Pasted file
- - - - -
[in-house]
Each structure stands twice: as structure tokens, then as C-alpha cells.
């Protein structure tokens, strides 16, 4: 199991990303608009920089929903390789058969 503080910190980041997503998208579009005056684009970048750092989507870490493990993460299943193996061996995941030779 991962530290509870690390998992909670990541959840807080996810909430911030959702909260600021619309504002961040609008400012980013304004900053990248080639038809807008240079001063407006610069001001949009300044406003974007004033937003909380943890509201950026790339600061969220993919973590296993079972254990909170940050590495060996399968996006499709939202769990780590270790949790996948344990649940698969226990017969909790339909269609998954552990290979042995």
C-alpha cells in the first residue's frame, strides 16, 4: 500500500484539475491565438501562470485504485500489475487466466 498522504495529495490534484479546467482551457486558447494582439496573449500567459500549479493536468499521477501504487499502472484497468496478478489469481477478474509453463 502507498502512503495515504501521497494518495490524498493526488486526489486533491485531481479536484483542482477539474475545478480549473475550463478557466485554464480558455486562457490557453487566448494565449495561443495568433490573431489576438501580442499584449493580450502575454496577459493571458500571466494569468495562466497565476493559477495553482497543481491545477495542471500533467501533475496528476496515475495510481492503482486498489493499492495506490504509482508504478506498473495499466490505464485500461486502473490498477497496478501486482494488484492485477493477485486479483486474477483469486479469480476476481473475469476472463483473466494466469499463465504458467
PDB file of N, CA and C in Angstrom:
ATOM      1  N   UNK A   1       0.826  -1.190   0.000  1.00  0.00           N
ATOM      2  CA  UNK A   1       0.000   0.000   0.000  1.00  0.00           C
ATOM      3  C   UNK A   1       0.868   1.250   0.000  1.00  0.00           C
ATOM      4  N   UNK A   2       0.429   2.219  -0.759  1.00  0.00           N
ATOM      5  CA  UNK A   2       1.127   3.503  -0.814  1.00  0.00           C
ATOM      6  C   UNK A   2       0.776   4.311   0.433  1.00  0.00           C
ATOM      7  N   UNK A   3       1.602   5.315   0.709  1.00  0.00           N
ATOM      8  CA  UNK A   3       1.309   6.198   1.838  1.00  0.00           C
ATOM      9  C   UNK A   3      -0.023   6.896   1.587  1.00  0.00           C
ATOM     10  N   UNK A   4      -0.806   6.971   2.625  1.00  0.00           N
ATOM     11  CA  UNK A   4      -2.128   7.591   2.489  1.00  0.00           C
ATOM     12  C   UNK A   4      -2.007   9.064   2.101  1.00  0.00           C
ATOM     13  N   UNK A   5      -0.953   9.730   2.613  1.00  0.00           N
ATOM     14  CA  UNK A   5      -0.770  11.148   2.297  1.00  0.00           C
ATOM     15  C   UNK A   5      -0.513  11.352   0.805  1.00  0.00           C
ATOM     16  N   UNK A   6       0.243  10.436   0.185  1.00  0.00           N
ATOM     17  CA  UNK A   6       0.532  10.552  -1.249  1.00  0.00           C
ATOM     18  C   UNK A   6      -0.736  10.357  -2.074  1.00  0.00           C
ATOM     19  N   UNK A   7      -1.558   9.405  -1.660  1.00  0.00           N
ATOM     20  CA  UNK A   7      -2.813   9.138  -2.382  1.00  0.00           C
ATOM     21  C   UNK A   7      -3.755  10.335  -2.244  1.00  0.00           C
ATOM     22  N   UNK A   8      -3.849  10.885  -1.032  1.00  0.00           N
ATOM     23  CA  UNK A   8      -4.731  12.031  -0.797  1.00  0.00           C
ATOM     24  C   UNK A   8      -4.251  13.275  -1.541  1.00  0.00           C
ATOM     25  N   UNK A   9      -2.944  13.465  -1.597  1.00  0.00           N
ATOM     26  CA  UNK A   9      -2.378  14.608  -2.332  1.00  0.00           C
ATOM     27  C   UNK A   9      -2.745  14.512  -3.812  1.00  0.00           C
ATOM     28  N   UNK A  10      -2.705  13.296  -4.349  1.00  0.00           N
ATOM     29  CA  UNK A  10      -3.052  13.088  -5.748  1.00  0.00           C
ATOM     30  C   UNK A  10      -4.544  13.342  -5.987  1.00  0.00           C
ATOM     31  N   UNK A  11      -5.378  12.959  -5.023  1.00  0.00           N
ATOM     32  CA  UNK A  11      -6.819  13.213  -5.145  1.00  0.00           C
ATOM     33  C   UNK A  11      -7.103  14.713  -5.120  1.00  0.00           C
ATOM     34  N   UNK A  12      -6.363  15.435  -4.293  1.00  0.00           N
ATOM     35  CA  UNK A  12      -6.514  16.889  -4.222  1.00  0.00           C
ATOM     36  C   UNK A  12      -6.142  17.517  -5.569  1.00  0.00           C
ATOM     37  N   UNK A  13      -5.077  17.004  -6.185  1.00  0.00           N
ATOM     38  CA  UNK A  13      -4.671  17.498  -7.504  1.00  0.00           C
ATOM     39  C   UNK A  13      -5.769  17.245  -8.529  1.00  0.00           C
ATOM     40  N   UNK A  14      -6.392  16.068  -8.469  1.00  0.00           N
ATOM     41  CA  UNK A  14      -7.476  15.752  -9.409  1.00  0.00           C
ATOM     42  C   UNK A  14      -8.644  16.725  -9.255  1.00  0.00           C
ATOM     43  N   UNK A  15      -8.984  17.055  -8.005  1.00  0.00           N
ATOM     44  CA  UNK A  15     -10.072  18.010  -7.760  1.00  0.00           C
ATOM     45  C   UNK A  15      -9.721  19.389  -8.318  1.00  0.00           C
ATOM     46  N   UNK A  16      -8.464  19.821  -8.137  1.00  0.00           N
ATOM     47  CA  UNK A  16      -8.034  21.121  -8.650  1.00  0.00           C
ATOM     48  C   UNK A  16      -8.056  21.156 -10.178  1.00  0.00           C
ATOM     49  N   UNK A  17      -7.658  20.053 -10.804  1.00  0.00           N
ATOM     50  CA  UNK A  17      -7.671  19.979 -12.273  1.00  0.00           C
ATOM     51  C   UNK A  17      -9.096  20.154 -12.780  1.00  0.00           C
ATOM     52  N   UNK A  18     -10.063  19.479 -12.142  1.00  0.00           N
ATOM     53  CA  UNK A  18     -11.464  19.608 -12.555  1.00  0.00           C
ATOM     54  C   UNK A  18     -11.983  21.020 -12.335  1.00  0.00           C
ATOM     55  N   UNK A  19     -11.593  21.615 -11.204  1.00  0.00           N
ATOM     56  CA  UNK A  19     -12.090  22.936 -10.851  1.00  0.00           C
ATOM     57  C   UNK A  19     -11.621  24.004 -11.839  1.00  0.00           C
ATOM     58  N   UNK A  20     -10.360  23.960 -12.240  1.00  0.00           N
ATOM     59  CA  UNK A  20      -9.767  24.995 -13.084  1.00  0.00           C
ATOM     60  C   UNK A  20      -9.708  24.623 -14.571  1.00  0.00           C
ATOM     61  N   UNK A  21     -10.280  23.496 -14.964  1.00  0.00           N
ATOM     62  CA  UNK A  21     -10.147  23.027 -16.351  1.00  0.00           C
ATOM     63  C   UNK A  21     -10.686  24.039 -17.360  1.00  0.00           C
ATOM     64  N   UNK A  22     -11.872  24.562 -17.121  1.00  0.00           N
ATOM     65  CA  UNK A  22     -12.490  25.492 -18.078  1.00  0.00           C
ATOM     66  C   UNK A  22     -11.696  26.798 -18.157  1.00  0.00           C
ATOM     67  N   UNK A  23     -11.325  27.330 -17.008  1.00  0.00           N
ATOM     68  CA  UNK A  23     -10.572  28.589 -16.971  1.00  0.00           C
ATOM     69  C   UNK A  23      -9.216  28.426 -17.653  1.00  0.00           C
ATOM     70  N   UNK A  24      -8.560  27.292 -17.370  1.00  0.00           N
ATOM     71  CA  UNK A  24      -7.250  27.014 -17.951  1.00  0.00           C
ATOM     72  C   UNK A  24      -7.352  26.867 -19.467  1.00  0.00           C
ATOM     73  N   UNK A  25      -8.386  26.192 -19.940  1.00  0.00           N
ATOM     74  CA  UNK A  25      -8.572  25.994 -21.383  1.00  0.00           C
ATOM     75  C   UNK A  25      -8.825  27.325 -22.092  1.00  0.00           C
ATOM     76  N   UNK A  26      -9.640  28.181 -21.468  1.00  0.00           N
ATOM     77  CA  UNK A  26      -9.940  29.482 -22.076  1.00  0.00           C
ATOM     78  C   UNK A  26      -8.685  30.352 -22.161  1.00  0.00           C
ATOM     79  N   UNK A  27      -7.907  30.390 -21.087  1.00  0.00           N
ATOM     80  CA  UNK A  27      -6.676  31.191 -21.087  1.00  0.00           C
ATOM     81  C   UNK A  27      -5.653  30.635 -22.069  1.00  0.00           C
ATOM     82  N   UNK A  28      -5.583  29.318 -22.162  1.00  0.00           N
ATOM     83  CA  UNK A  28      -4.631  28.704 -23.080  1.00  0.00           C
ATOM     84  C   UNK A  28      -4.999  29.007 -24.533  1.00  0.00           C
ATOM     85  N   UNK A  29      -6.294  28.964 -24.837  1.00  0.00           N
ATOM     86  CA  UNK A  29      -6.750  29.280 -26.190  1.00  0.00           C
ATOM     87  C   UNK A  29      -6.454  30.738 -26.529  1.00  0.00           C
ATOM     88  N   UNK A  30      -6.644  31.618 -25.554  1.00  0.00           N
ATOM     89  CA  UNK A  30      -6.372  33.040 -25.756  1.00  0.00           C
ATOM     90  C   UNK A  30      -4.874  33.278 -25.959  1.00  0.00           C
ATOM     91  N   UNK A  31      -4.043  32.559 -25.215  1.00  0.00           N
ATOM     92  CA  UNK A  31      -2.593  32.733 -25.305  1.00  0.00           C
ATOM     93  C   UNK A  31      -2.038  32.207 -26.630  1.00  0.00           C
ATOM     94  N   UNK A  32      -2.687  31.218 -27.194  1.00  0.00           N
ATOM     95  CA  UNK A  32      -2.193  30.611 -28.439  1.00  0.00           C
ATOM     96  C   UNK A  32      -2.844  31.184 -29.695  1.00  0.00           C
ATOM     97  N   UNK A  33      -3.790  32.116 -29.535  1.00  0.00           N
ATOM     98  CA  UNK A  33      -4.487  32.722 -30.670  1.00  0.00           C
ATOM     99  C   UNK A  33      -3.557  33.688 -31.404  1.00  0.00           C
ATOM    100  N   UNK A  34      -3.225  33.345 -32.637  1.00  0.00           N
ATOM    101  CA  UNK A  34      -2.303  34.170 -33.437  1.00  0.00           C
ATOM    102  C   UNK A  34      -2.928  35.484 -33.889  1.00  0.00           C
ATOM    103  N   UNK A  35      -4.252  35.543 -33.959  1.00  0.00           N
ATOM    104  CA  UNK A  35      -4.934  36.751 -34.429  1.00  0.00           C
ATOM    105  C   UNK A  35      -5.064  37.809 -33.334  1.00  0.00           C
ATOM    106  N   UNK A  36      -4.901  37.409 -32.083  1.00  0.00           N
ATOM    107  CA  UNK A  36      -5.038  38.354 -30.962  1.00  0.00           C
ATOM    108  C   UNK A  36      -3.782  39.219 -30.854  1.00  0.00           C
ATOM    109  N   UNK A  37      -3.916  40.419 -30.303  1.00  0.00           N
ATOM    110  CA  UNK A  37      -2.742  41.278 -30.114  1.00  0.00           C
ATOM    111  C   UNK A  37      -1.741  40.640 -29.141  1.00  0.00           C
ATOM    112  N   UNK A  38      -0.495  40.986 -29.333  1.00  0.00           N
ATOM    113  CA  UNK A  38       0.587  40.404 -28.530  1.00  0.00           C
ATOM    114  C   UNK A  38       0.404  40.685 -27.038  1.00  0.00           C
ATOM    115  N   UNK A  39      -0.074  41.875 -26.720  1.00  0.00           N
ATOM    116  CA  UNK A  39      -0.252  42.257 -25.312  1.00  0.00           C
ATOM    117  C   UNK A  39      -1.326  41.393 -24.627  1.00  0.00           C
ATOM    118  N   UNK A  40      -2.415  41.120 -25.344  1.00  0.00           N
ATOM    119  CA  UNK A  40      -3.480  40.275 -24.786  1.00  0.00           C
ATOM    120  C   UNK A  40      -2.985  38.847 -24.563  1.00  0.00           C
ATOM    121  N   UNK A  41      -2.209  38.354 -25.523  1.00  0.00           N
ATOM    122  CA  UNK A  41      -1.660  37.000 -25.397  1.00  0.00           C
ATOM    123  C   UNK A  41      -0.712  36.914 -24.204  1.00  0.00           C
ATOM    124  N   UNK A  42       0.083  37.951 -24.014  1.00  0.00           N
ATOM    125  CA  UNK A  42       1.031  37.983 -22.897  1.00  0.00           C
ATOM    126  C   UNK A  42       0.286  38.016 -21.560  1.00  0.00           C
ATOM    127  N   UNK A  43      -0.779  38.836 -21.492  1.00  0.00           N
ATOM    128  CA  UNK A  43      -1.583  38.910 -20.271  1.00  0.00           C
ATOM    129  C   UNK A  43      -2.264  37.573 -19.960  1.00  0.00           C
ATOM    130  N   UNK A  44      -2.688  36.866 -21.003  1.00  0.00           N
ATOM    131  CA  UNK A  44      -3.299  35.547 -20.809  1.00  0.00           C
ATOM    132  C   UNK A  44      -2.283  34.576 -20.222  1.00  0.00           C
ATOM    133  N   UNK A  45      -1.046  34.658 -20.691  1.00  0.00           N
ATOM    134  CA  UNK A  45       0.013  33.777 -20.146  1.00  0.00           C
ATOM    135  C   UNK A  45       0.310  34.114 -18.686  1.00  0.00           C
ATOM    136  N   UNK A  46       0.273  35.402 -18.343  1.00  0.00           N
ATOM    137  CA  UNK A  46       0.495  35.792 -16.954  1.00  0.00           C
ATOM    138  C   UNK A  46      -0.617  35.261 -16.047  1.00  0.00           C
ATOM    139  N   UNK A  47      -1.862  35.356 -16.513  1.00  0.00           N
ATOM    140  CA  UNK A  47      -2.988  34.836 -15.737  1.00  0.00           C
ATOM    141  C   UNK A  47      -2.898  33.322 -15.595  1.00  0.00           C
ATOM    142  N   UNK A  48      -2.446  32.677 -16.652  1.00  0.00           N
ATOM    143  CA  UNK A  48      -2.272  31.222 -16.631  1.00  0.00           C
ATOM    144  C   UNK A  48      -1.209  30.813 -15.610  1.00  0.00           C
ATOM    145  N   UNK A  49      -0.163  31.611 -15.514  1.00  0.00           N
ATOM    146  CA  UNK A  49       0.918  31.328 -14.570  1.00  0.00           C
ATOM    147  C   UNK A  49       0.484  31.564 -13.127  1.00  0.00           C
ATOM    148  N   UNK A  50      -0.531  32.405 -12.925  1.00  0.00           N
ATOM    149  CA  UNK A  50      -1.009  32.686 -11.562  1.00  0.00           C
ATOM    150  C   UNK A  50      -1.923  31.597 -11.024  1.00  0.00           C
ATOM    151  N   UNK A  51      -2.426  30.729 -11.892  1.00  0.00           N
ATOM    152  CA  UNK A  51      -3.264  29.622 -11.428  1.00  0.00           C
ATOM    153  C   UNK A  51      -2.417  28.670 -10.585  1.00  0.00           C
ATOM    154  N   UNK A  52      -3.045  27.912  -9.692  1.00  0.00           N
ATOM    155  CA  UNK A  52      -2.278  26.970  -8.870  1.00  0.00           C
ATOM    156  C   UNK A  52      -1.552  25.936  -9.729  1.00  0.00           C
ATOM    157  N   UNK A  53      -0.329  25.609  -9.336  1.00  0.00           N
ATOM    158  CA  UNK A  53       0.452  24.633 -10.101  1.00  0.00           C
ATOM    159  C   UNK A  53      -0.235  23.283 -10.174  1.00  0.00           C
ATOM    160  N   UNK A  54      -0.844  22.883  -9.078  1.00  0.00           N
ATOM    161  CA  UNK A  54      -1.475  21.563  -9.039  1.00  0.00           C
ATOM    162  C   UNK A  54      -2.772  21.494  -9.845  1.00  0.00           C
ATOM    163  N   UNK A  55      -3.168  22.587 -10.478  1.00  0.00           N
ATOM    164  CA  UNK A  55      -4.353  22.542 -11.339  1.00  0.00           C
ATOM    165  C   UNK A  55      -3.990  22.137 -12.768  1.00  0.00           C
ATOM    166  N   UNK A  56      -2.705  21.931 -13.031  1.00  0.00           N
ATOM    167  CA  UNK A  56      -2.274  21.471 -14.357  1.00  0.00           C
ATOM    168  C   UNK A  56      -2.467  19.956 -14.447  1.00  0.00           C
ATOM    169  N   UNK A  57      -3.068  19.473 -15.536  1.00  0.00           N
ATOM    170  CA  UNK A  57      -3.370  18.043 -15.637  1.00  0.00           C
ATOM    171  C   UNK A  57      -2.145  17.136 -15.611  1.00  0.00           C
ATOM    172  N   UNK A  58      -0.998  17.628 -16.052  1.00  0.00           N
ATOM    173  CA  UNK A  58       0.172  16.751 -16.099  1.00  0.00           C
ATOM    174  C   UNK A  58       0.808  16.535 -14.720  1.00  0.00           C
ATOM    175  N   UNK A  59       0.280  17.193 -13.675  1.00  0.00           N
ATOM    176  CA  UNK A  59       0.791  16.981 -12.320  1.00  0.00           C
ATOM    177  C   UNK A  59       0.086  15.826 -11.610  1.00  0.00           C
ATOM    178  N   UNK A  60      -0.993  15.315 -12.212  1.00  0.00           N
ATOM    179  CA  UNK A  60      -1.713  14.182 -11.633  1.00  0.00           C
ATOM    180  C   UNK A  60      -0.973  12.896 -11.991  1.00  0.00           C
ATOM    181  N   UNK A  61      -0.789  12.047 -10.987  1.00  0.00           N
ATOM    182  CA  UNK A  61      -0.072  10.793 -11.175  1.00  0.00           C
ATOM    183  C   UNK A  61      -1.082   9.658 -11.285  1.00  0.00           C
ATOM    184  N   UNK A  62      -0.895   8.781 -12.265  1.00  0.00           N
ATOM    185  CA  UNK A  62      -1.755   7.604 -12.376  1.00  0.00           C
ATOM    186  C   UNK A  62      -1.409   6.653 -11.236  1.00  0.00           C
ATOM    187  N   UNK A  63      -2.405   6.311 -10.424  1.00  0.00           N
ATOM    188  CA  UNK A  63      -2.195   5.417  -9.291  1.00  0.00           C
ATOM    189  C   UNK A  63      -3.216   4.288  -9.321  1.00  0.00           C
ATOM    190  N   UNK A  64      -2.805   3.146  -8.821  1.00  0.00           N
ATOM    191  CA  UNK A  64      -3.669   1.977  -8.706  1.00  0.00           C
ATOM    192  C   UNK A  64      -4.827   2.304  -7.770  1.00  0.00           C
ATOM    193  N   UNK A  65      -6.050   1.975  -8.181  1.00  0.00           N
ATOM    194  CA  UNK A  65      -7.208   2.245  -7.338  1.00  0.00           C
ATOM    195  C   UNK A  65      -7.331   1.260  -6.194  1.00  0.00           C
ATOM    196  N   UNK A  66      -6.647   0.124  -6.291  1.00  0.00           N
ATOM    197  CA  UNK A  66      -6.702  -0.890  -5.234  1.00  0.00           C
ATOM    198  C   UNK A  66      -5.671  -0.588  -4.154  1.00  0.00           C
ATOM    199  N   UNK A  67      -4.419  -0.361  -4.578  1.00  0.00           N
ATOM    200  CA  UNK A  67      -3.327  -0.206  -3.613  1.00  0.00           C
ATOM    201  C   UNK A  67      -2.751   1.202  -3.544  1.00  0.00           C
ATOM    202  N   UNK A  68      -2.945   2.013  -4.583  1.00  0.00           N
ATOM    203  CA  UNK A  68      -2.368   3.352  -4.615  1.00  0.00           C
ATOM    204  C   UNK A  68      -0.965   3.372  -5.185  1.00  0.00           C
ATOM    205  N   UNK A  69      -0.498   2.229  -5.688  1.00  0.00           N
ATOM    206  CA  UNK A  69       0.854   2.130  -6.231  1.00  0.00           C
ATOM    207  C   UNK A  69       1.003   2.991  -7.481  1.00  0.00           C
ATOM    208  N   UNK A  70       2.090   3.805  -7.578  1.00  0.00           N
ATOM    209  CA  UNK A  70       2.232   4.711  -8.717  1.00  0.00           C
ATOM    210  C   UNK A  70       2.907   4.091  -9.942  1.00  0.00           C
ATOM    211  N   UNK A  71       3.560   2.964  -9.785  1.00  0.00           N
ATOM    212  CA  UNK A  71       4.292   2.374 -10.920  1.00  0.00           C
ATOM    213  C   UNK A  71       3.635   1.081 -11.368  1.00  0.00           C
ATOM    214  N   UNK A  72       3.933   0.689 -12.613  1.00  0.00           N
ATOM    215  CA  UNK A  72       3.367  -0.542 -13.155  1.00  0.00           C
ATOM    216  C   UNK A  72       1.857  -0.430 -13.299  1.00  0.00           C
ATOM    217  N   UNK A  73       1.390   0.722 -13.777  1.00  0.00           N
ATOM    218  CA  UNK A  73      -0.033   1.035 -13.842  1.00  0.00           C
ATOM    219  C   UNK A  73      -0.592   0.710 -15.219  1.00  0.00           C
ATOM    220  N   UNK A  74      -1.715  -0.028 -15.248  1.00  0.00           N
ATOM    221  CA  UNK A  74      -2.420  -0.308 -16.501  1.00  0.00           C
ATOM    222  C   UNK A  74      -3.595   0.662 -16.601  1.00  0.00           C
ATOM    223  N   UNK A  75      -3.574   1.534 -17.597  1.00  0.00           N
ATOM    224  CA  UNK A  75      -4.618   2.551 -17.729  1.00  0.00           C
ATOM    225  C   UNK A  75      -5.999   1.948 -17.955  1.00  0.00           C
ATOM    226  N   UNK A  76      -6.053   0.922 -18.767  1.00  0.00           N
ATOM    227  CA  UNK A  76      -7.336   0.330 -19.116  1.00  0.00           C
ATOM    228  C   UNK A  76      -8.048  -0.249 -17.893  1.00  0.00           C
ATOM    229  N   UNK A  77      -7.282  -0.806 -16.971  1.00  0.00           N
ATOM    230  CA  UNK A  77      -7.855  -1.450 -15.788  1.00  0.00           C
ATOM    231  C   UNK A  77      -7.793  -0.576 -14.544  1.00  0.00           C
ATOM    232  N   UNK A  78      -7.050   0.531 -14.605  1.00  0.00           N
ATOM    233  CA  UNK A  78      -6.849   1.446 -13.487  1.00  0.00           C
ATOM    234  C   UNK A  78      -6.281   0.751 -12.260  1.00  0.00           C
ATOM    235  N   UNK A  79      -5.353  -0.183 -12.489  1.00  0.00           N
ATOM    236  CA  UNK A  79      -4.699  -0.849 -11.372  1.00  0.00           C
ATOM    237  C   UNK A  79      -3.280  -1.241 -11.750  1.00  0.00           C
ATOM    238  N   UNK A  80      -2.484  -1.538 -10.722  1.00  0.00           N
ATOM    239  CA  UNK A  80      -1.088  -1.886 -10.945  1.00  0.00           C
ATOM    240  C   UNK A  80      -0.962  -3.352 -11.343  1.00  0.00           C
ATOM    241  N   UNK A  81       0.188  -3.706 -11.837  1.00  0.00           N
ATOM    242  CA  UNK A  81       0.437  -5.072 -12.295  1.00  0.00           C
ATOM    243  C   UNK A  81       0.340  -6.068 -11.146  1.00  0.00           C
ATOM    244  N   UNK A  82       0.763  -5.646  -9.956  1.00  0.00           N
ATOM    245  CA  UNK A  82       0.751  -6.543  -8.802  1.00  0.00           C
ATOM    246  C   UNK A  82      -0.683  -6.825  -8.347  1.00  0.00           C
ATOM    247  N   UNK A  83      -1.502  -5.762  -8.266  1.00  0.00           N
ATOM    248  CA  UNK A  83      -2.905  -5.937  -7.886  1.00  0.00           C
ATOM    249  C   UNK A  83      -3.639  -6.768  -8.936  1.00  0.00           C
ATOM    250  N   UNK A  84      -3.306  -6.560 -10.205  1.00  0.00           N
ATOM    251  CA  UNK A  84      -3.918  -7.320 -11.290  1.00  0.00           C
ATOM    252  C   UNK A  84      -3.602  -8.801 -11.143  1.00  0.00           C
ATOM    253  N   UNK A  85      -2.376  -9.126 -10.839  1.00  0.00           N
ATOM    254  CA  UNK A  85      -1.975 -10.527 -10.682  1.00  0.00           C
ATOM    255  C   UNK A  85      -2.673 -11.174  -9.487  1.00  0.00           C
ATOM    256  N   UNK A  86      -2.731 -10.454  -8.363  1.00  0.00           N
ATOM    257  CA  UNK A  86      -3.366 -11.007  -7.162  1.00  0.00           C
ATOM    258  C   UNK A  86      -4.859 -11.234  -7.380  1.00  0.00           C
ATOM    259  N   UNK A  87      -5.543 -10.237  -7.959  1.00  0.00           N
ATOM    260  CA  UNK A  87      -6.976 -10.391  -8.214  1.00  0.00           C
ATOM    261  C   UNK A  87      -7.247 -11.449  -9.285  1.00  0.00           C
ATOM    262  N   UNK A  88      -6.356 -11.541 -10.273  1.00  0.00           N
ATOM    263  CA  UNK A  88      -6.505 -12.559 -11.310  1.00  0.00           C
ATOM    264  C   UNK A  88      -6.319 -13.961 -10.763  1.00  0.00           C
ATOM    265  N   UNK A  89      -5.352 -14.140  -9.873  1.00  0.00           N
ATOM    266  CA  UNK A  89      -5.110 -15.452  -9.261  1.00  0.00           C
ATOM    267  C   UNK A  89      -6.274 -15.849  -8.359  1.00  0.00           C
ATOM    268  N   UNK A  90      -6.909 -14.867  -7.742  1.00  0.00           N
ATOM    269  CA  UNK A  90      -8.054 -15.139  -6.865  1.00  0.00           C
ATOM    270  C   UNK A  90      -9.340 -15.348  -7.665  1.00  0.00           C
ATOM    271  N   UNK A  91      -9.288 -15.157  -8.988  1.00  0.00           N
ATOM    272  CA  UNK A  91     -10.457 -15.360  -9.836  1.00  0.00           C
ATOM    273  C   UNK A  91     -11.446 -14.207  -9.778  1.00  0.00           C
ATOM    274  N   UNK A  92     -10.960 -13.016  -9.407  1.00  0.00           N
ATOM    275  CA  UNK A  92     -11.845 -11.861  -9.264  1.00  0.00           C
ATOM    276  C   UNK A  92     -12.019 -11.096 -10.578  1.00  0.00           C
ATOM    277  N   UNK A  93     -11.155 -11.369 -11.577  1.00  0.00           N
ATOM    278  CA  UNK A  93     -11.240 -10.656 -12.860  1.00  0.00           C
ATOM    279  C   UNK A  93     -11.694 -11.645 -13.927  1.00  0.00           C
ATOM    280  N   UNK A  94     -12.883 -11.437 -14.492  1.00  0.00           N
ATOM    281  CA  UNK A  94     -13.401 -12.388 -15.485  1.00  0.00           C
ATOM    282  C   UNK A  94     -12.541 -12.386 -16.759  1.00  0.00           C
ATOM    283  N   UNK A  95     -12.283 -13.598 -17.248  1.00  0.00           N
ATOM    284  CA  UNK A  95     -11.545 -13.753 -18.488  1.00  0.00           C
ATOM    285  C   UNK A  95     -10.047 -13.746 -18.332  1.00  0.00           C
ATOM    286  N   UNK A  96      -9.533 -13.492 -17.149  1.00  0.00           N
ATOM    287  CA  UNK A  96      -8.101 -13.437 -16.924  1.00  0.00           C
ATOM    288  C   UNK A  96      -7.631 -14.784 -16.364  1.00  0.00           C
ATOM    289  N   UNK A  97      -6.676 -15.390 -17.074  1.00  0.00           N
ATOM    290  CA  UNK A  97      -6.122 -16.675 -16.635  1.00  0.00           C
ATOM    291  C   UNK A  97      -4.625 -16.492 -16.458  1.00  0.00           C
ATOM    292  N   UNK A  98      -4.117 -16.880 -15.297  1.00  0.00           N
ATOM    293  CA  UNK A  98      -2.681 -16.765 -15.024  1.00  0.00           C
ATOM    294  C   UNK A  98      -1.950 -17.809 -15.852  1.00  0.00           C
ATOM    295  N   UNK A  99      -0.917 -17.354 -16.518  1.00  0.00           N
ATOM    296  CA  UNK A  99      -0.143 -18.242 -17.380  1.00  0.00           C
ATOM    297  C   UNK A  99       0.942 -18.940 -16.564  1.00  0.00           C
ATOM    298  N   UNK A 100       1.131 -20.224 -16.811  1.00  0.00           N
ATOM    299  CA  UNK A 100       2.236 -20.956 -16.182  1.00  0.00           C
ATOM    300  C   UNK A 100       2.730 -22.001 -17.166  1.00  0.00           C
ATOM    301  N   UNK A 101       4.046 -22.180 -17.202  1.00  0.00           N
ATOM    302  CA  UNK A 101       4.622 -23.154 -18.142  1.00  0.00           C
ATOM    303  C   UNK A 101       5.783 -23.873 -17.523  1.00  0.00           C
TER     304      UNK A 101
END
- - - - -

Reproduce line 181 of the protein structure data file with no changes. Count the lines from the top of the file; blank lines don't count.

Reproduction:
ATOM    176  CA  UNK A  59       0.791  16.981 -12.320  1.00  0.00           C